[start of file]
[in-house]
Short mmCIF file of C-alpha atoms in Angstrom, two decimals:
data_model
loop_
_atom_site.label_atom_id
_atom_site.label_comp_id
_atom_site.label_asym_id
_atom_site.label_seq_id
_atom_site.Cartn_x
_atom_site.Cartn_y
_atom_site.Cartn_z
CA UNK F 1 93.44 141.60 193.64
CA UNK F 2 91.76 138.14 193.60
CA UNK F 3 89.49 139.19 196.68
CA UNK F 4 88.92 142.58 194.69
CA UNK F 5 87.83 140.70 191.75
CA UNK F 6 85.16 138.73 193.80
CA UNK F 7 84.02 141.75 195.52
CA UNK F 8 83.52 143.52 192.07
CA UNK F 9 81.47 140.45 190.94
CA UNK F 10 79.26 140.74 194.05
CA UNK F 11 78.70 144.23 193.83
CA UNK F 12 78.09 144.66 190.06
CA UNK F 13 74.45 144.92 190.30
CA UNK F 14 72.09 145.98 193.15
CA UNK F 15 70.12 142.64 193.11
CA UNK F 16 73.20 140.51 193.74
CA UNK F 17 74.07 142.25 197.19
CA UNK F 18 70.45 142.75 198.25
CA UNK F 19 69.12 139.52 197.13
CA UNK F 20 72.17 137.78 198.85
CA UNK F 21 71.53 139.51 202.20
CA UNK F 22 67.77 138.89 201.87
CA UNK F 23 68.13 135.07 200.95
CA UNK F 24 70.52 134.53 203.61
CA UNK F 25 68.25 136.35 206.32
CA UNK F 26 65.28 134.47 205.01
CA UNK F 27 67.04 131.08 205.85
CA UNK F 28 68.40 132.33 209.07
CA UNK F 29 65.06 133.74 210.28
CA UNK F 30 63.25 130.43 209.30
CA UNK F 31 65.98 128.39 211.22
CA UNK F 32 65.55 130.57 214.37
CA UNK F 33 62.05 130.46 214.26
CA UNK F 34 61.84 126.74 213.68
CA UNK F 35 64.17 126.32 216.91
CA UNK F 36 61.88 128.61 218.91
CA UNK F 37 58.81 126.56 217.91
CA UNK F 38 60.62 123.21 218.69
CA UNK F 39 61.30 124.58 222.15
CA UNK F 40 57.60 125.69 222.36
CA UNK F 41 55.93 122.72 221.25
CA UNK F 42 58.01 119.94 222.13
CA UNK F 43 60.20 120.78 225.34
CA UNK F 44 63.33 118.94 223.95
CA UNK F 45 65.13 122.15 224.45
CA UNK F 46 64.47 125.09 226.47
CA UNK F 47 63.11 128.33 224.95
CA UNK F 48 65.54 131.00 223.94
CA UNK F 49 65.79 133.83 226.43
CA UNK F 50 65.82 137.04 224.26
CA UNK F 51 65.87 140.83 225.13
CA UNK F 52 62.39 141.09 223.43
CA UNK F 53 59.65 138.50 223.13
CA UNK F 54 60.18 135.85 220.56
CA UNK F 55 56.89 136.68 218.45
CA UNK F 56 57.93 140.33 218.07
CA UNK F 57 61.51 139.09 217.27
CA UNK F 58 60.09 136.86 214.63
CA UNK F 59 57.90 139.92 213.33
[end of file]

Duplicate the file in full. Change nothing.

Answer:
[in-house]
Short mmCIF file of C-alpha atoms in Angstrom, two decimals:
data_model
loop_
_atom_site.label_atom_id
_atom_site.label_comp_id
_atom_site.label_asym_id
_atom_site.label_seq_id
_atom_site.Cartn_x
_atom_site.Cartn_y
_atom_site.Cartn_z
CA UNK F 1 93.44 141.60 193.64
CA UNK F 2 91.76 138.14 193.60
CA UNK F 3 89.49 139.19 196.68
CA UNK F 4 88.92 142.58 194.69
CA UNK F 5 87.83 140.70 191.75
CA UNK F 6 85.16 138.73 193.80
CA UNK F 7 84.02 141.75 195.52
CA UNK F 8 83.52 143.52 192.07
CA UNK F 9 81.47 140.45 190.94
CA UNK F 10 79.26 140.74 194.05
CA UNK F 11 78.70 144.23 193.83
CA UNK F 12 78.09 144.66 190.06
CA UNK F 13 74.45 144.92 190.30
CA UNK F 14 72.09 145.98 193.15
CA UNK F 15 70.12 142.64 193.11
CA UNK F 16 73.20 140.51 193.74
CA UNK F 17 74.07 142.25 197.19
CA UNK F 18 70.45 142.75 198.25
CA UNK F 19 69.12 139.52 197.13
CA UNK F 20 72.17 137.78 198.85
CA UNK F 21 71.53 139.51 202.20
CA UNK F 22 67.77 138.89 201.87
CA UNK F 23 68.13 135.07 200.95
CA UNK F 24 70.52 134.53 203.61
CA UNK F 25 68.25 136.35 206.32
CA UNK F 26 65.28 134.47 205.01
CA UNK F 27 67.04 131.08 205.85
CA UNK F 28 68.40 132.33 209.07
CA UNK F 29 65.06 133.74 210.28
CA UNK F 30 63.25 130.43 209.30
CA UNK F 31 65.98 128.39 211.22
CA UNK F 32 65.55 130.57 214.37
CA UNK F 33 62.05 130.46 214.26
CA UNK F 34 61.84 126.74 213.68
CA UNK F 35 64.17 126.32 216.91
CA UNK F 36 61.88 128.61 218.91
CA UNK F 37 58.81 126.56 217.91
CA UNK F 38 60.62 123.21 218.69
CA UNK F 39 61.30 124.58 222.15
CA UNK F 40 57.60 125.69 222.36
CA UNK F 41 55.93 122.72 221.25
CA UNK F 42 58.01 119.94 222.13
CA UNK F 43 60.20 120.78 225.34
CA UNK F 44 63.33 118.94 223.95
CA UNK F 45 65.13 122.15 224.45
CA UNK F 46 64.47 125.09 226.47
CA UNK F 47 63.11 128.33 224.95
CA UNK F 48 65.54 131.00 223.94
CA UNK F 49 65.79 133.83 226.43
CA UNK F 50 65.82 137.04 224.26
CA UNK F 51 65.87 140.83 225.13
CA UNK F 52 62.39 141.09 223.43
CA UNK F 53 59.65 138.50 223.13
CA UNK F 54 60.18 135.85 220.56
CA UNK F 55 56.89 136.68 218.45
CA UNK F 56 57.93 140.33 218.07
CA UNK F 57 61.51 139.09 217.27
CA UNK F 58 60.09 136.86 214.63
CA UNK F 59 57.90 139.92 213.33